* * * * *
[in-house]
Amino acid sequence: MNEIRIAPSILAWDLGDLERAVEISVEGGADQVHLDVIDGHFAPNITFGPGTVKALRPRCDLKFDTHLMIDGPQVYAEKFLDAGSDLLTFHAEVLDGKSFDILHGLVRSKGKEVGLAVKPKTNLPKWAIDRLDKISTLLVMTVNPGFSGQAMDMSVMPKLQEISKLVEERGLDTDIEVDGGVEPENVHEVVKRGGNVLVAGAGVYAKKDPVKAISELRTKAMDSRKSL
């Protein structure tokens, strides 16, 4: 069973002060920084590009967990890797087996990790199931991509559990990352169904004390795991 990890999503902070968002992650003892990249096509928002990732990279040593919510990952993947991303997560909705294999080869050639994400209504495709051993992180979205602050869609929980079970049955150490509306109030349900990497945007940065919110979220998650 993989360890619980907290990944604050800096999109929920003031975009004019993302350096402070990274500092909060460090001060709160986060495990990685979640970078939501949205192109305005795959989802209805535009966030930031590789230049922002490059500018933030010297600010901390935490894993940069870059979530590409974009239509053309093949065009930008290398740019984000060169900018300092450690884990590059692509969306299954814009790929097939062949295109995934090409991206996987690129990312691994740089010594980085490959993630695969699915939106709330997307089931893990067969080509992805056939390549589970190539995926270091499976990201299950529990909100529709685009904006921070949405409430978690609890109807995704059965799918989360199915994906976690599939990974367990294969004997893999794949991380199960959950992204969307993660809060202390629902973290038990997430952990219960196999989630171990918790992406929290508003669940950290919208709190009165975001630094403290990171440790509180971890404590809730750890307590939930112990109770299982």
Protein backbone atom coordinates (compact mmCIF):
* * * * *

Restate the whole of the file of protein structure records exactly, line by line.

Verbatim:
[in-house]
Amino acid sequence: MNEIRIAPSILAWDLGDLERAVEISVEGGADQVHLDVIDGHFAPNITFGPGTVKALRPRCDLKFDTHLMIDGPQVYAEKFLDAGSDLLTFHAEVLDGKSFDILHGLVRSKGKEVGLAVKPKTNLPKWAIDRLDKISTLLVMTVNPGFSGQAMDMSVMPKLQEISKLVEERGLDTDIEVDGGVEPENVHEVVKRGGNVLVAGAGVYAKKDPVKAISELRTKAMDSRKSL
């Protein structure tokens, strides 16, 4: 069973002060920084590009967990890797087996990790199931991509559990990352169904004390795991 990890999503902070968002992650003892990249096509928002990732990279040593919510990952993947991303997560909705294999080869050639994400209504495709051993992180979205602050869609929980079970049955150490509306109030349900990497945007940065919110979220998650 993989360890619980907290990944604050800096999109929920003031975009004019993302350096402070990274500092909060460090001060709160986060495990990685979640970078939501949205192109305005795959989802209805535009966030930031590789230049922002490059500018933030010297600010901390935490894993940069870059979530590409974009239509053309093949065009930008290398740019984000060169900018300092450690884990590059692509969306299954814009790929097939062949295109995934090409991206996987690129990312691994740089010594980085490959993630695969699915939106709330997307089931893990067969080509992805056939390549589970190539995926270091499976990201299950529990909100529709685009904006921070949405409430978690609890109807995704059965799918989360199915994906976690599939990974367990294969004997893999794949991380199960959950992204969307993660809060202390629902973290038990997430952990219960196999989630171990918790992406929290508003669940950290919208709190009165975001630094403290990171440790509180971890404590809730750890307590939930112990109770299982």
Protein backbone atom coordinates (compact mmCIF):